The Case of the Shrinking Comet and the Age of the Universe– Does the rate of water loss on comets like the one Rosetta landed on mean the universe must be young? Here, an argument from the Institute for Creation Research is analyzed.

Is silicon-based life a possible alternative for carbon-based life?– One of the proposed alternative origin-of-life scenarios to try to explain fine-tuning away is the notion that silicon-based life widens the scenario. Is this the case?

Intelligent Design in Fiction – Ben Bova’s “New Earth” and Intelligent Design

bb-neBen Bova is a six time winner of the Hugo Award. His books hit best seller lists, and he is acknowledged as one of the all-time masters of science fiction. I’ve already explored several themes found in one of his latest books, New Earth. Here, we will look at how one might view the book as a fictionalization of the way to discover intelligent design in unexpected places. I should note that I am highly doubtful that Bova intended the book to be viewed through this lens, which makes the discovery of such a possible theme more surprising. There will be SPOILERS in what follows.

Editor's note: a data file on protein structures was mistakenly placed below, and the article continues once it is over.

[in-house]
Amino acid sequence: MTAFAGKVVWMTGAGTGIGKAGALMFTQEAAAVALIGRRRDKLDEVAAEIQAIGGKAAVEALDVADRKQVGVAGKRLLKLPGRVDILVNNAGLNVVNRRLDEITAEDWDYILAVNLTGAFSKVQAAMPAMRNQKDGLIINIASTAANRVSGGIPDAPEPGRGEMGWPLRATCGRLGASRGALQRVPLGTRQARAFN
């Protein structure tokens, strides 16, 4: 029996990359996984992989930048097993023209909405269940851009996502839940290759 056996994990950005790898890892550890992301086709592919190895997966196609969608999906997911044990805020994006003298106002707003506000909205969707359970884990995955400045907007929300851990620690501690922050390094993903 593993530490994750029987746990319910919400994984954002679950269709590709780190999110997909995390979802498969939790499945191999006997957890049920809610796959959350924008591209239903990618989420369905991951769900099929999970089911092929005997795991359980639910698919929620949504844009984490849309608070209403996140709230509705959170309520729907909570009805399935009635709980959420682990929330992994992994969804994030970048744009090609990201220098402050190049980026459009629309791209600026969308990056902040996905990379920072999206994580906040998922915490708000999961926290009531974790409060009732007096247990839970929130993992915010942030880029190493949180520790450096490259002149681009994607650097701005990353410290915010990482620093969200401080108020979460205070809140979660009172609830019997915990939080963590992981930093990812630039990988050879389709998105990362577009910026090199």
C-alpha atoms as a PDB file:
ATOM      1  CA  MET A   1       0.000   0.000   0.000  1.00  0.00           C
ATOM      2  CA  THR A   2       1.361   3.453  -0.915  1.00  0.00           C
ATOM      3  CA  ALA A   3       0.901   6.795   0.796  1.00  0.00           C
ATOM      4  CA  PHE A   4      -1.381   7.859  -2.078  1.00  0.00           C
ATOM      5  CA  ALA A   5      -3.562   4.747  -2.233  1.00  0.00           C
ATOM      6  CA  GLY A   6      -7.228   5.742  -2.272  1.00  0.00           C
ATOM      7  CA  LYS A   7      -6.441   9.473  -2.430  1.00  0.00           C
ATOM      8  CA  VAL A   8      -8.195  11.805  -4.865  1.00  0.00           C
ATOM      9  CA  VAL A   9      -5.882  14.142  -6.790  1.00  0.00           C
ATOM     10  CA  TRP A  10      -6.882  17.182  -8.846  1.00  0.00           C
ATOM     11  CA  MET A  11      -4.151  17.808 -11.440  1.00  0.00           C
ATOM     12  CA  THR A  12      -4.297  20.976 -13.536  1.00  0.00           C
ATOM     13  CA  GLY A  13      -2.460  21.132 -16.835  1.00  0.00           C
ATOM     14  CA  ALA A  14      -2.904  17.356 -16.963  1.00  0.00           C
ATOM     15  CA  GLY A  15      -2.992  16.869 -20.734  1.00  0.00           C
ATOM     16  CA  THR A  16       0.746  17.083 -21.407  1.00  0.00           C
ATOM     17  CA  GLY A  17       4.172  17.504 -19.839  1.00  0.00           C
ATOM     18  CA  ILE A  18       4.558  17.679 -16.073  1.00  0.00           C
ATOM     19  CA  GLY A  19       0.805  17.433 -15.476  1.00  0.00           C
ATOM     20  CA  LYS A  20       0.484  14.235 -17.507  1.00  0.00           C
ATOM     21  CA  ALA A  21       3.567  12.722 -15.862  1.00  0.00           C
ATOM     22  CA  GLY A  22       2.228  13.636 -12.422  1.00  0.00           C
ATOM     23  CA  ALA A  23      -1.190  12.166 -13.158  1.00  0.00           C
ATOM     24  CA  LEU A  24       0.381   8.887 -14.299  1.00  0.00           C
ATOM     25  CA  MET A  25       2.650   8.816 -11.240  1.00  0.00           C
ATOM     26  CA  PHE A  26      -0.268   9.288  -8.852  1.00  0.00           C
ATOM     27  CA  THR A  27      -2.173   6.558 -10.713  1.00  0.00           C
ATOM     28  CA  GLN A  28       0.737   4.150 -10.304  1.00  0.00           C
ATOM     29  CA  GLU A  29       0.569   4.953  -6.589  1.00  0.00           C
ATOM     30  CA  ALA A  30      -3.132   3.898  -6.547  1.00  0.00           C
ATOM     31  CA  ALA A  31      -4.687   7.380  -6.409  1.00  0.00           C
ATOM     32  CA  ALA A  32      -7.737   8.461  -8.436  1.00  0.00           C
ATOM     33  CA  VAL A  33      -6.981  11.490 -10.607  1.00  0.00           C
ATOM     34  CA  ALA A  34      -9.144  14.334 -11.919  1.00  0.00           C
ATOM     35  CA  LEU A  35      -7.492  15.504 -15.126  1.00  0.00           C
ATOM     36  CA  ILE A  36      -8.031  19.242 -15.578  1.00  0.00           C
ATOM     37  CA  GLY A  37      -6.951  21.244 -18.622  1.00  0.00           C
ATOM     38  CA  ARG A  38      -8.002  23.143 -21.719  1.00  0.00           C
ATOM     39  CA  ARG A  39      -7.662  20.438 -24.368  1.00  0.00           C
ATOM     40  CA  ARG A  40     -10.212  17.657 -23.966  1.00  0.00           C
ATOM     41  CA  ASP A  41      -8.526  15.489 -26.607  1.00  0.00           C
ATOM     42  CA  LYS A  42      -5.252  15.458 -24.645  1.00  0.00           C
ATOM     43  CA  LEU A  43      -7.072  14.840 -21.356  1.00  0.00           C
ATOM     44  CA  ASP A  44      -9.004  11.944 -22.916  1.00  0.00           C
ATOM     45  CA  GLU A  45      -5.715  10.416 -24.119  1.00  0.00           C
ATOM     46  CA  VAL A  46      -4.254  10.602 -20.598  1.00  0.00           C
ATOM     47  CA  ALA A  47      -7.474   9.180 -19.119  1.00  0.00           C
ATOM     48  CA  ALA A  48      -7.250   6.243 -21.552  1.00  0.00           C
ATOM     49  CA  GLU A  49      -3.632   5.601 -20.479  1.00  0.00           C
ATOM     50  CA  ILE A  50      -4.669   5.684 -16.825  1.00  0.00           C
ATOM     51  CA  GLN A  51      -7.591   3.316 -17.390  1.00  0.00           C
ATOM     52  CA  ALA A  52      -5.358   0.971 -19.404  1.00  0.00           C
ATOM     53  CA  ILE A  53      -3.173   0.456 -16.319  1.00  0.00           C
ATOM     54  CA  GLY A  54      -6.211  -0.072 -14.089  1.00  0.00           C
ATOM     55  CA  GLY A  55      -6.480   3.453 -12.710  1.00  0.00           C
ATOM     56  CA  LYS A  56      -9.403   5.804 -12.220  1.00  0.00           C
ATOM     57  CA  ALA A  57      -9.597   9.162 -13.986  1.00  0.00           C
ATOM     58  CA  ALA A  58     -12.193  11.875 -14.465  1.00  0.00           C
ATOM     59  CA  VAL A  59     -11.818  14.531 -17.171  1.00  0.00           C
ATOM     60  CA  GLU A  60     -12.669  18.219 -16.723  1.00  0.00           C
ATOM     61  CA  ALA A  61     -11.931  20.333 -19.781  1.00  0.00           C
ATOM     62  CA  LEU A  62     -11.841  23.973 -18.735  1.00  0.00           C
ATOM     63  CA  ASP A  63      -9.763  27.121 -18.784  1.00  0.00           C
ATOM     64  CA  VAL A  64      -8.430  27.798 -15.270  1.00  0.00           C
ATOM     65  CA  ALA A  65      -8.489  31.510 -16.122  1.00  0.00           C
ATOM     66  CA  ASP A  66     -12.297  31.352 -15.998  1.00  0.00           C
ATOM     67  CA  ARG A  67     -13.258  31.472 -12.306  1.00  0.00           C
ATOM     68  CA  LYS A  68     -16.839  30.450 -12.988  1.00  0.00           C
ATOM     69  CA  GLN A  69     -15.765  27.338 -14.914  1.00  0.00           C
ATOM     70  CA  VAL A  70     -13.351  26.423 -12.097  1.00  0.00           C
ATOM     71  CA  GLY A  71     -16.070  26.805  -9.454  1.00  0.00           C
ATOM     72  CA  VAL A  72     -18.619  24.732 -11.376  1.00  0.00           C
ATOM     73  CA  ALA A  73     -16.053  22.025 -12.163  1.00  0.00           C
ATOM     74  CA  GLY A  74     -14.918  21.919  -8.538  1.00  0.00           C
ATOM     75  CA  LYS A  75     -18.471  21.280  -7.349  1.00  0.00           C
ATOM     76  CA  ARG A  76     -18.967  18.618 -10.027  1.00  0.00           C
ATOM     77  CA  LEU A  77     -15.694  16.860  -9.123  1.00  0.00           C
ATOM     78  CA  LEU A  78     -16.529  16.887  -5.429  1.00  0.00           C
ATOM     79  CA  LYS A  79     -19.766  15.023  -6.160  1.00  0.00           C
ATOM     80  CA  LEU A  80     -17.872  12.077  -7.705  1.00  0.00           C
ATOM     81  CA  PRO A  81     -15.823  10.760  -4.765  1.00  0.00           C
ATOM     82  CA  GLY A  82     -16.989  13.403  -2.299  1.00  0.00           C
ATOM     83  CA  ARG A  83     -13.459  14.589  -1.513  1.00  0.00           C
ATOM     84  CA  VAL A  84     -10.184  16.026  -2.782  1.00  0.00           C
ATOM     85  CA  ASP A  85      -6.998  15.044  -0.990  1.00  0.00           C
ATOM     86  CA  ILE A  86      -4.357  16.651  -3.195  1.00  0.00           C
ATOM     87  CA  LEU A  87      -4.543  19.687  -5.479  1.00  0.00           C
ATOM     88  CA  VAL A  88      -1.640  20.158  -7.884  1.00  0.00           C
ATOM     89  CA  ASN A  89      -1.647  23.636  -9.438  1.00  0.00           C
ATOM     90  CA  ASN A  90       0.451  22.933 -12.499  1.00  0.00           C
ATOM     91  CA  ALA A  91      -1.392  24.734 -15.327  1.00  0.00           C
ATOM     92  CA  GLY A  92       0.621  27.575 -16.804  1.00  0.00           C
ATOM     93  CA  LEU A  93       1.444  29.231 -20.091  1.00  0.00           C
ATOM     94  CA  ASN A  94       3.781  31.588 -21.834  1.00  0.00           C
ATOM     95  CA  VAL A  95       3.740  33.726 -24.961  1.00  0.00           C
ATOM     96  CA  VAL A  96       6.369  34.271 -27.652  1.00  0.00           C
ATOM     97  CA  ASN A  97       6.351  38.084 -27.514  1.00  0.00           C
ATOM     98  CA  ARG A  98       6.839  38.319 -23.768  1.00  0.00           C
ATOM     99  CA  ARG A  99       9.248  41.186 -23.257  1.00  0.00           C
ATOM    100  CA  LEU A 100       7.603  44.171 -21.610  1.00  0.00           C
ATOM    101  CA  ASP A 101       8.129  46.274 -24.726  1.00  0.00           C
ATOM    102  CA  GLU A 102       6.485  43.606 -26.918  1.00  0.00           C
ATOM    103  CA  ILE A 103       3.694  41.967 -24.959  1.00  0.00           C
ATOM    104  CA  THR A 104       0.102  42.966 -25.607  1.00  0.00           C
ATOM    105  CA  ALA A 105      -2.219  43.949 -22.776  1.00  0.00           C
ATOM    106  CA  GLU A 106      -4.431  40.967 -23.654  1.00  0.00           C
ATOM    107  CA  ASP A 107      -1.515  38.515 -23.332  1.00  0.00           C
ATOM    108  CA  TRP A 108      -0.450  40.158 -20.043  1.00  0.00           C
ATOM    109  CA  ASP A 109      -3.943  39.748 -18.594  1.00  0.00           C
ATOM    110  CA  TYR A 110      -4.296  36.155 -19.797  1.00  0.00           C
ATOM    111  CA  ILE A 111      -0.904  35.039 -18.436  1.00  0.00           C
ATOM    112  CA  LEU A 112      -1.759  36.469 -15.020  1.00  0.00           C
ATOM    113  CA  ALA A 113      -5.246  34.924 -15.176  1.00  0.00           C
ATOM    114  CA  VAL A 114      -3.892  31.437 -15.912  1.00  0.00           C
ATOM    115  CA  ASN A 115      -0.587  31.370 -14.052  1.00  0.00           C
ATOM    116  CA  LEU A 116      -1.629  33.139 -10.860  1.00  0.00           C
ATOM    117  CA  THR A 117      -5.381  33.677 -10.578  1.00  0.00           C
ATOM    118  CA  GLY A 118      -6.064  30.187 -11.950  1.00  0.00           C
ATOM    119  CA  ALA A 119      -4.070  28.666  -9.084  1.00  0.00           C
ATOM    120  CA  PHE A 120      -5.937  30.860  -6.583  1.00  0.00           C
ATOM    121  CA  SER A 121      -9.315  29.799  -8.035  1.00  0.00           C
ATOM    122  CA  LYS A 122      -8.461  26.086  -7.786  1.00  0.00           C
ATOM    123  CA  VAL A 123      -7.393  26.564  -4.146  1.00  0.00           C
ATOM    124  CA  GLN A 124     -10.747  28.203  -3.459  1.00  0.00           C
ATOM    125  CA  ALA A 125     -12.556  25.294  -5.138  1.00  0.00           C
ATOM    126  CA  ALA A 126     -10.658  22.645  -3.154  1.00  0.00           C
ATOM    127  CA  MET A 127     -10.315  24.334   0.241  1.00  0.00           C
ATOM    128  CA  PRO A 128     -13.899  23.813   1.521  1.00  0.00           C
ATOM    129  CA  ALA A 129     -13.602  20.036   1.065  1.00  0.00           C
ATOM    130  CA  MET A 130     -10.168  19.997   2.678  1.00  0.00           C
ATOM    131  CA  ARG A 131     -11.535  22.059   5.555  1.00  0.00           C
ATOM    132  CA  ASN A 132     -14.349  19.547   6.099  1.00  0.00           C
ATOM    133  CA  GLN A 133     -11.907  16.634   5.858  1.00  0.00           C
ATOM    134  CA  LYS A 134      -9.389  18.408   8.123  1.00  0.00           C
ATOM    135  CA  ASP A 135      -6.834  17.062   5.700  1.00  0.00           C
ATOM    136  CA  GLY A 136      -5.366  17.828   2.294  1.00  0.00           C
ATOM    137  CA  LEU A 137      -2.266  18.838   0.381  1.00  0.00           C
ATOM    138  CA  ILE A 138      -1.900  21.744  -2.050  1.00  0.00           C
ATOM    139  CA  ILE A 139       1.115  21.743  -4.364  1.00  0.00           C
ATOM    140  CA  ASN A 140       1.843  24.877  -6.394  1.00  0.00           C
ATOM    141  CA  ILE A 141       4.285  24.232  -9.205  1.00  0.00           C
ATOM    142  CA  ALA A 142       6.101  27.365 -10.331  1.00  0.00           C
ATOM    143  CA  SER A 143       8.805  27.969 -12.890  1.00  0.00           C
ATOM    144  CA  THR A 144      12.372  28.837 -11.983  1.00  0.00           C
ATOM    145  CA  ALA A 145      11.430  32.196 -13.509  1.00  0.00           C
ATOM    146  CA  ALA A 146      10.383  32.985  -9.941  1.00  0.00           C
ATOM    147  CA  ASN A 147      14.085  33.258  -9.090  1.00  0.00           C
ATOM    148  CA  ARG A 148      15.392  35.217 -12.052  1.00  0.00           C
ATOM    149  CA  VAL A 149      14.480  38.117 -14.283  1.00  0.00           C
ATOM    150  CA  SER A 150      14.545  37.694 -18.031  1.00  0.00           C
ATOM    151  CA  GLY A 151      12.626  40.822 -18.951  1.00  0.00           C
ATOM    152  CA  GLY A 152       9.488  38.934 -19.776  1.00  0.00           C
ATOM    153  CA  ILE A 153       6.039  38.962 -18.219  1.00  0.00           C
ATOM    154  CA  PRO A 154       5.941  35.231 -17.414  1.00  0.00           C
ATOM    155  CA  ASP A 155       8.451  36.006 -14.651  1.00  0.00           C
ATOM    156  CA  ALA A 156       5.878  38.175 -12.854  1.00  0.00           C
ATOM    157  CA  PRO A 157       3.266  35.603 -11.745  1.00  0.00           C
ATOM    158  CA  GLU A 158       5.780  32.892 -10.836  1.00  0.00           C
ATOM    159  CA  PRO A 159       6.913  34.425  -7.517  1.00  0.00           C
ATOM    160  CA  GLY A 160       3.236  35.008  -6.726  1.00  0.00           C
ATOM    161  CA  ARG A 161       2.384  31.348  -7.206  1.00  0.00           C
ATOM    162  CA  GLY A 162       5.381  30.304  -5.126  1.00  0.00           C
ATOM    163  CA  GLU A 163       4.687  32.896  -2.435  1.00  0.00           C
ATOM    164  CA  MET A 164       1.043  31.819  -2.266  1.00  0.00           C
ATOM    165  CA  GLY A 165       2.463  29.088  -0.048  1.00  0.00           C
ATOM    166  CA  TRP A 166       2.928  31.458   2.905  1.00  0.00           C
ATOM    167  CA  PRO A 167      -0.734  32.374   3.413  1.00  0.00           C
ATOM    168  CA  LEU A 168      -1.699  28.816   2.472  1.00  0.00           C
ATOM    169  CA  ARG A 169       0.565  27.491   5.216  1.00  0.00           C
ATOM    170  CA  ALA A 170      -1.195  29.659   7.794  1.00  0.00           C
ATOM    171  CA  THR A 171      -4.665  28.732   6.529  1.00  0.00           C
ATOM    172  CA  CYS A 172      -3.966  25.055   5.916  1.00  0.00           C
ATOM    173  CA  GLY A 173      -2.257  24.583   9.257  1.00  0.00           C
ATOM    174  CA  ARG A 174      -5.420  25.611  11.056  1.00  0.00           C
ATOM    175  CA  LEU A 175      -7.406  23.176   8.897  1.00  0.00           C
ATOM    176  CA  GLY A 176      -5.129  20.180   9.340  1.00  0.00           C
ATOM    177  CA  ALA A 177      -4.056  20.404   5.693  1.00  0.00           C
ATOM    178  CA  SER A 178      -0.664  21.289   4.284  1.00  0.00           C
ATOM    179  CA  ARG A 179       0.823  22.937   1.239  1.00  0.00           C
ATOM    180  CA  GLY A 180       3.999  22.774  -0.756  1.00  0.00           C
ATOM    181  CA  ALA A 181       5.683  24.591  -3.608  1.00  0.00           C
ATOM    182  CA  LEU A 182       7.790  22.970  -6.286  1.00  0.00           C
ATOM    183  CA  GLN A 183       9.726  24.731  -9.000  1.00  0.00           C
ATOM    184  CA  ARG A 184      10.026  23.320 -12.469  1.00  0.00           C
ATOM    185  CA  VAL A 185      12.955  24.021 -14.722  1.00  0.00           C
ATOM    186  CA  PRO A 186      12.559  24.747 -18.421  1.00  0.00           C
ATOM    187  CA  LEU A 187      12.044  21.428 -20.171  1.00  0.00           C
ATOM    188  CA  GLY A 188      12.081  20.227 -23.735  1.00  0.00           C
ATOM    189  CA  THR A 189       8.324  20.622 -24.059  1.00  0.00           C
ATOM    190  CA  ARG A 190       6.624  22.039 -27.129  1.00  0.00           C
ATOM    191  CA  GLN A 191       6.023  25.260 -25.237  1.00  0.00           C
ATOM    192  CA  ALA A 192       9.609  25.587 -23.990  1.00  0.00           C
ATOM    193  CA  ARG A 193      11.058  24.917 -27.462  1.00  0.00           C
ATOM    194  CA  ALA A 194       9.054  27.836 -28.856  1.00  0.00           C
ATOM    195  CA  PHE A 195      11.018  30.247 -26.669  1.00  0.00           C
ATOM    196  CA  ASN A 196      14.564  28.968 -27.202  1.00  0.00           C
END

When a team from Earth discovered the planet they dubbed “New Earth,” it defied explanation. Between a pair of stars, one of which went nova in the relatively recent past, the timing was off for such a planet to exist. The strangeness of the planet only increased when life was discovered on its surface. Finally, when intelligent life in fairly similar form to humans greet the human visitors in English, the astonishment of the explorers is complete.

But of course that’s not all that is strange about the planet. Under the surface it is actually hollow, with metal mantle that contains a gravity generator. Each of these aspects ultimately leads to the inescapable conclusion: the planet was designed for life, specifically life like that of Earth. The revelation comes from a Precursor–an ancient, sentient machine–the planet was designed to lure humans into first contact so a message of coming destruction could be delivered. The planet and the life on it were indeed designed with purpose. The eeriness of the situation is, in fact, telling.